The University of Michigan consumer sentiment index slid in late January, falling to 82.4 from 86.7 in December. The preliminary January reading was 83.7.
Consumers were actually a bit more upbeat about their current financial situation. The current conditions index rose to 97.2 in January from 96.0 in December and 96.9 in early January.
But the expectations index fell to a nine-year low of 72.8 in January from 80.8 in December and 75.2 in early January, dipping below the levels seen in September 2001 and in October 2002.
Consumers are mainly concerned about their jobs and incomes at this point, but war worries are building, researchers said. It's hard to disentangle economic and war worries, they indicated.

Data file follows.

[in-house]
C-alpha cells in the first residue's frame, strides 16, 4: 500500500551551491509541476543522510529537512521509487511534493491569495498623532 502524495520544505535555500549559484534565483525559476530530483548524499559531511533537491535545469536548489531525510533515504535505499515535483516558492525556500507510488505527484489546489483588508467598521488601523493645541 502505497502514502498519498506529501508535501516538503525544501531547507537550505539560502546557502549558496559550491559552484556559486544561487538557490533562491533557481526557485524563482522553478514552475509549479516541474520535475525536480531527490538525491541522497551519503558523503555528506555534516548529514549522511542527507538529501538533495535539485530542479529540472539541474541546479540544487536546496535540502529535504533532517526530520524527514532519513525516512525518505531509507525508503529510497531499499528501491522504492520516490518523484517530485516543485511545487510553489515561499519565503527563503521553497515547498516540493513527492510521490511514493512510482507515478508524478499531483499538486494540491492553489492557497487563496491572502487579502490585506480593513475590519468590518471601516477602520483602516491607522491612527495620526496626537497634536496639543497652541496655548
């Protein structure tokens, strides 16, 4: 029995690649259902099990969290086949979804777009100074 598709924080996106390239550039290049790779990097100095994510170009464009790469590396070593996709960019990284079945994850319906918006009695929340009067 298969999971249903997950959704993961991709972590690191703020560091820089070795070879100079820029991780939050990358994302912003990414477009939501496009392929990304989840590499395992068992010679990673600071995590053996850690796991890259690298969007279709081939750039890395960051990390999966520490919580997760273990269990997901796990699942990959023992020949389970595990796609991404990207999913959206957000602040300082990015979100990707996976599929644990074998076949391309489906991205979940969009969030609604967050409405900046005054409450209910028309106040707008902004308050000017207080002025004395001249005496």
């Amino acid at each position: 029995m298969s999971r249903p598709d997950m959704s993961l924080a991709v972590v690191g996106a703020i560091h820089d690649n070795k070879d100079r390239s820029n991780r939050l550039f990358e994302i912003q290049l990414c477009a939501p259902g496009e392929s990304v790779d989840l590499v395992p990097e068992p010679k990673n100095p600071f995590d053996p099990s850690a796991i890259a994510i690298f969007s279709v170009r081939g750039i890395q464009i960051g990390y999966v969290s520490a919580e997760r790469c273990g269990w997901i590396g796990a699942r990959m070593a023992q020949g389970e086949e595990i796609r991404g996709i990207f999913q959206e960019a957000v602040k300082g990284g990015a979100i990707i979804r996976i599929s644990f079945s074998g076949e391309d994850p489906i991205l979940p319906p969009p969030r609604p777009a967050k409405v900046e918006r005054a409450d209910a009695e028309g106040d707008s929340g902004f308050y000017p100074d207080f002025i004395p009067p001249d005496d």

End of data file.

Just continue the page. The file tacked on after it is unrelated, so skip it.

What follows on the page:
A quick and decisive victory against Iraq could restore confidence almost immediately, but if economic conditions do not improve, confidence would probably collapse again, just as it did following the Gulf War, they said.
Expectations for inflation remain low, suggesting that consumers are not concerned that energy prices will spike during hostilities.
Consumers believe jobs will remain scarce for the foreseeable future and they don't have much confidence in government policies to improve the economy. President Bush's proposed tax cuts won't boost hiring or incomes, consumers believe.
For the first time in his two years in office, Mr. Bush does not have a majority supporting his economic policies, researchers said.
Despite the poor prospects for growth, consumers judge current buying conditions for homes and autos very favorably. But other consumer durable goods, such as furniture and electronics, aren't getting a boost from the current low interest rates.
In other economic reports released Friday: